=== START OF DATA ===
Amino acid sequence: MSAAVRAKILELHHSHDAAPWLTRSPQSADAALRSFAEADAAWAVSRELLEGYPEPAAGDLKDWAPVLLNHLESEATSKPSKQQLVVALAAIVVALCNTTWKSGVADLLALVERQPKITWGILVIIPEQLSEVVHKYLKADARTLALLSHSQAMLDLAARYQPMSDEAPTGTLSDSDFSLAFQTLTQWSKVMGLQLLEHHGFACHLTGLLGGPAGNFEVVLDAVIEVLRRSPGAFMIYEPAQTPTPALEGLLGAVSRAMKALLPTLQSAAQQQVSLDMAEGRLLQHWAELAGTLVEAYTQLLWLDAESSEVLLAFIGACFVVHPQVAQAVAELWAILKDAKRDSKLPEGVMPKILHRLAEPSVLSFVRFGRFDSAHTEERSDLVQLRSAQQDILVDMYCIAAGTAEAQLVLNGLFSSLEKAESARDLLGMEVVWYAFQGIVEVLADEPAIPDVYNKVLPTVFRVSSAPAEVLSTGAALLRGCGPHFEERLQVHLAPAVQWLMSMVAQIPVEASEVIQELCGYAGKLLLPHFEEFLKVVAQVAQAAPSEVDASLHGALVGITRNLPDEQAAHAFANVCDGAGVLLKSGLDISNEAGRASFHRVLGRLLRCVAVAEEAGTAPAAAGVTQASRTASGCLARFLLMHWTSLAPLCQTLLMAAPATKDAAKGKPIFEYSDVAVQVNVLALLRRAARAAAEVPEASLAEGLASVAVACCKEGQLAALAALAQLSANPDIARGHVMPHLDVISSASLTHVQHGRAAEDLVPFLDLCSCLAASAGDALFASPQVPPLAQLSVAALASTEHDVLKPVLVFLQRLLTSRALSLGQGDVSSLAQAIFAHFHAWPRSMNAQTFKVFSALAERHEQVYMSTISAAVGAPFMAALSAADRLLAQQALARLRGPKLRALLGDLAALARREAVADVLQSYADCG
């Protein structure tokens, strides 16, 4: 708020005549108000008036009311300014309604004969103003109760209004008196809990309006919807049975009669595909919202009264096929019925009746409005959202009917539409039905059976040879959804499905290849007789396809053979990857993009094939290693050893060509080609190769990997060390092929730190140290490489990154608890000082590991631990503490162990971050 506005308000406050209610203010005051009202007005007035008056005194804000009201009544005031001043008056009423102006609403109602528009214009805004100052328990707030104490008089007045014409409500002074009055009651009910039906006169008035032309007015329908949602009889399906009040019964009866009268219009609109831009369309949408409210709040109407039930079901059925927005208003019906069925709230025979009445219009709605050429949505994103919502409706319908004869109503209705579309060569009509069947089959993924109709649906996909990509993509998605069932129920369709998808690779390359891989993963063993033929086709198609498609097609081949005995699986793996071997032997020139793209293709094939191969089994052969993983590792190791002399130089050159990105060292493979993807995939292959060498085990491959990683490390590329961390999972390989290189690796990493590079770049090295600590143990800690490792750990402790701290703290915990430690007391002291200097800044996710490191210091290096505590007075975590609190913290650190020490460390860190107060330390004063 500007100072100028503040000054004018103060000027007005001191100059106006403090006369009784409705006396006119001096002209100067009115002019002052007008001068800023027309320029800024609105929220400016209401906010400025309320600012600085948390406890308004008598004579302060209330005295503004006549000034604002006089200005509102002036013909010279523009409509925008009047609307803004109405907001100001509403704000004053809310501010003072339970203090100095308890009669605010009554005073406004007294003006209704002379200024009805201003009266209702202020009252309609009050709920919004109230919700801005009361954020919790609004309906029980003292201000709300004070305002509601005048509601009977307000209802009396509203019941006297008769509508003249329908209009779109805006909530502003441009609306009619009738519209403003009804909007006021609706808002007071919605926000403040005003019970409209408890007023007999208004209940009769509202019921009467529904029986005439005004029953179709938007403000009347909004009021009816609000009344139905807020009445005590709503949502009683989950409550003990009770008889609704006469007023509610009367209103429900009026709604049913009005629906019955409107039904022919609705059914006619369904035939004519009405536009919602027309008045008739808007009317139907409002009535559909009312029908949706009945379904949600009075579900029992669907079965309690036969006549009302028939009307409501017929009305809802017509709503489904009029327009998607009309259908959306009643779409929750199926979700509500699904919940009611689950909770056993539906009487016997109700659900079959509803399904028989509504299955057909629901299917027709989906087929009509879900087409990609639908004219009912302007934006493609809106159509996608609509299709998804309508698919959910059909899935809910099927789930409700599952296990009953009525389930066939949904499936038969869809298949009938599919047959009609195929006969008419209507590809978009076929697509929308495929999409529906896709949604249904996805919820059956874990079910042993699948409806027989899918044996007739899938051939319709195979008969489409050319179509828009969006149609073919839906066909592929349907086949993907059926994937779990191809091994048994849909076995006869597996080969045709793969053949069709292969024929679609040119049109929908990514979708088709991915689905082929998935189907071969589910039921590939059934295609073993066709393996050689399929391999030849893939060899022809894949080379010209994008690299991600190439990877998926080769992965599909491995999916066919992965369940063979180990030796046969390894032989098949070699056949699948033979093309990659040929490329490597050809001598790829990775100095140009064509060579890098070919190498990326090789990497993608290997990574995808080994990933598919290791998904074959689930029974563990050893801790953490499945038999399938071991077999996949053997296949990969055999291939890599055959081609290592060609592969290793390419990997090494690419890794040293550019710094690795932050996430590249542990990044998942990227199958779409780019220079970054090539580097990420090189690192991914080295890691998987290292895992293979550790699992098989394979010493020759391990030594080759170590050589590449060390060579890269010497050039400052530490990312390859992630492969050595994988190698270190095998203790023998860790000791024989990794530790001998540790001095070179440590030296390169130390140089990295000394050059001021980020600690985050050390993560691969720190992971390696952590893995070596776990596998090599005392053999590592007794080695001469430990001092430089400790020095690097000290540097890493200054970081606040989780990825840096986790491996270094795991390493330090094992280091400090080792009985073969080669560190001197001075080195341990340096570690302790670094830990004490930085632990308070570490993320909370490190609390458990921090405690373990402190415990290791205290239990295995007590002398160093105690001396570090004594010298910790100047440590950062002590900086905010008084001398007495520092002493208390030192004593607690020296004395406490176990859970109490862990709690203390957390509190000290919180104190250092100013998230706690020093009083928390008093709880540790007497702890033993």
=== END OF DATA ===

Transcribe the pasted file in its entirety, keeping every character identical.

Amino acid sequence: MSAAVRAKILELHHSHDAAPWLTRSPQSADAALRSFAEADAAWAVSRELLEGYPEPAAGDLKDWAPVLLNHLESEATSKPSKQQLVVALAAIVVALCNTTWKSGVADLLALVERQPKITWGILVIIPEQLSEVVHKYLKADARTLALLSHSQAMLDLAARYQPMSDEAPTGTLSDSDFSLAFQTLTQWSKVMGLQLLEHHGFACHLTGLLGGPAGNFEVVLDAVIEVLRRSPGAFMIYEPAQTPTPALEGLLGAVSRAMKALLPTLQSAAQQQVSLDMAEGRLLQHWAELAGTLVEAYTQLLWLDAESSEVLLAFIGACFVVHPQVAQAVAELWAILKDAKRDSKLPEGVMPKILHRLAEPSVLSFVRFGRFDSAHTEERSDLVQLRSAQQDILVDMYCIAAGTAEAQLVLNGLFSSLEKAESARDLLGMEVVWYAFQGIVEVLADEPAIPDVYNKVLPTVFRVSSAPAEVLSTGAALLRGCGPHFEERLQVHLAPAVQWLMSMVAQIPVEASEVIQELCGYAGKLLLPHFEEFLKVVAQVAQAAPSEVDASLHGALVGITRNLPDEQAAHAFANVCDGAGVLLKSGLDISNEAGRASFHRVLGRLLRCVAVAEEAGTAPAAAGVTQASRTASGCLARFLLMHWTSLAPLCQTLLMAAPATKDAAKGKPIFEYSDVAVQVNVLALLRRAARAAAEVPEASLAEGLASVAVACCKEGQLAALAALAQLSANPDIARGHVMPHLDVISSASLTHVQHGRAAEDLVPFLDLCSCLAASAGDALFASPQVPPLAQLSVAALASTEHDVLKPVLVFLQRLLTSRALSLGQGDVSSLAQAIFAHFHAWPRSMNAQTFKVFSALAERHEQVYMSTISAAVGAPFMAALSAADRLLAQQALARLRGPKLRALLGDLAALARREAVADVLQSYADCG
């Protein structure tokens, strides 16, 4: 708020005549108000008036009311300014309604004969103003109760209004008196809990309006919807049975009669595909919202009264096929019925009746409005959202009917539409039905059976040879959804499905290849007789396809053979990857993009094939290693050893060509080609190769990997060390092929730190140290490489990154608890000082590991631990503490162990971050 506005308000406050209610203010005051009202007005007035008056005194804000009201009544005031001043008056009423102006609403109602528009214009805004100052328990707030104490008089007045014409409500002074009055009651009910039906006169008035032309007015329908949602009889399906009040019964009866009268219009609109831009369309949408409210709040109407039930079901059925927005208003019906069925709230025979009445219009709605050429949505994103919502409706319908004869109503209705579309060569009509069947089959993924109709649906996909990509993509998605069932129920369709998808690779390359891989993963063993033929086709198609498609097609081949005995699986793996071997032997020139793209293709094939191969089994052969993983590792190791002399130089050159990105060292493979993807995939292959060498085990491959990683490390590329961390999972390989290189690796990493590079770049090295600590143990800690490792750990402790701290703290915990430690007391002291200097800044996710490191210091290096505590007075975590609190913290650190020490460390860190107060330390004063 500007100072100028503040000054004018103060000027007005001191100059106006403090006369009784409705006396006119001096002209100067009115002019002052007008001068800023027309320029800024609105929220400016209401906010400025309320600012600085948390406890308004008598004579302060209330005295503004006549000034604002006089200005509102002036013909010279523009409509925008009047609307803004109405907001100001509403704000004053809310501010003072339970203090100095308890009669605010009554005073406004007294003006209704002379200024009805201003009266209702202020009252309609009050709920919004109230919700801005009361954020919790609004309906029980003292201000709300004070305002509601005048509601009977307000209802009396509203019941006297008769509508003249329908209009779109805006909530502003441009609306009619009738519209403003009804909007006021609706808002007071919605926000403040005003019970409209408890007023007999208004209940009769509202019921009467529904029986005439005004029953179709938007403000009347909004009021009816609000009344139905807020009445005590709503949502009683989950409550003990009770008889609704006469007023509610009367209103429900009026709604049913009005629906019955409107039904022919609705059914006619369904035939004519009405536009919602027309008045008739808007009317139907409002009535559909009312029908949706009945379904949600009075579900029992669907079965309690036969006549009302028939009307409501017929009305809802017509709503489904009029327009998607009309259908959306009643779409929750199926979700509500699904919940009611689950909770056993539906009487016997109700659900079959509803399904028989509504299955057909629901299917027709989906087929009509879900087409990609639908004219009912302007934006493609809106159509996608609509299709998804309508698919959910059909899935809910099927789930409700599952296990009953009525389930066939949904499936038969869809298949009938599919047959009609195929006969008419209507590809978009076929697509929308495929999409529906896709949604249904996805919820059956874990079910042993699948409806027989899918044996007739899938051939319709195979008969489409050319179509828009969006149609073919839906066909592929349907086949993907059926994937779990191809091994048994849909076995006869597996080969045709793969053949069709292969024929679609040119049109929908990514979708088709991915689905082929998935189907071969589910039921590939059934295609073993066709393996050689399929391999030849893939060899022809894949080379010209994008690299991600190439990877998926080769992965599909491995999916066919992965369940063979180990030796046969390894032989098949070699056949699948033979093309990659040929490329490597050809001598790829990775100095140009064509060579890098070919190498990326090789990497993608290997990574995808080994990933598919290791998904074959689930029974563990050893801790953490499945038999399938071991077999996949053997296949990969055999291939890599055959081609290592060609592969290793390419990997090494690419890794040293550019710094690795932050996430590249542990990044998942990227199958779409780019220079970054090539580097990420090189690192991914080295890691998987290292895992293979550790699992098989394979010493020759391990030594080759170590050589590449060390060579890269010497050039400052530490990312390859992630492969050595994988190698270190095998203790023998860790000791024989990794530790001998540790001095070179440590030296390169130390140089990295000394050059001021980020600690985050050390993560691969720190992971390696952590893995070596776990596998090599005392053999590592007794080695001469430990001092430089400790020095690097000290540097890493200054970081606040989780990825840096986790491996270094795991390493330090094992280091400090080792009985073969080669560190001197001075080195341990340096570690302790670094830990004490930085632990308070570490993320909370490190609390458990921090405690373990402190415990290791205290239990295995007590002398160093105690001396570090004594010298910790100047440590950062002590900086905010008084001398007495520092002493208390030192004593607690020296004395406490176990859970109490862990709690203390957390509190000290919180104190250092100013998230706690020093009083928390008093709880540790007497702890033993």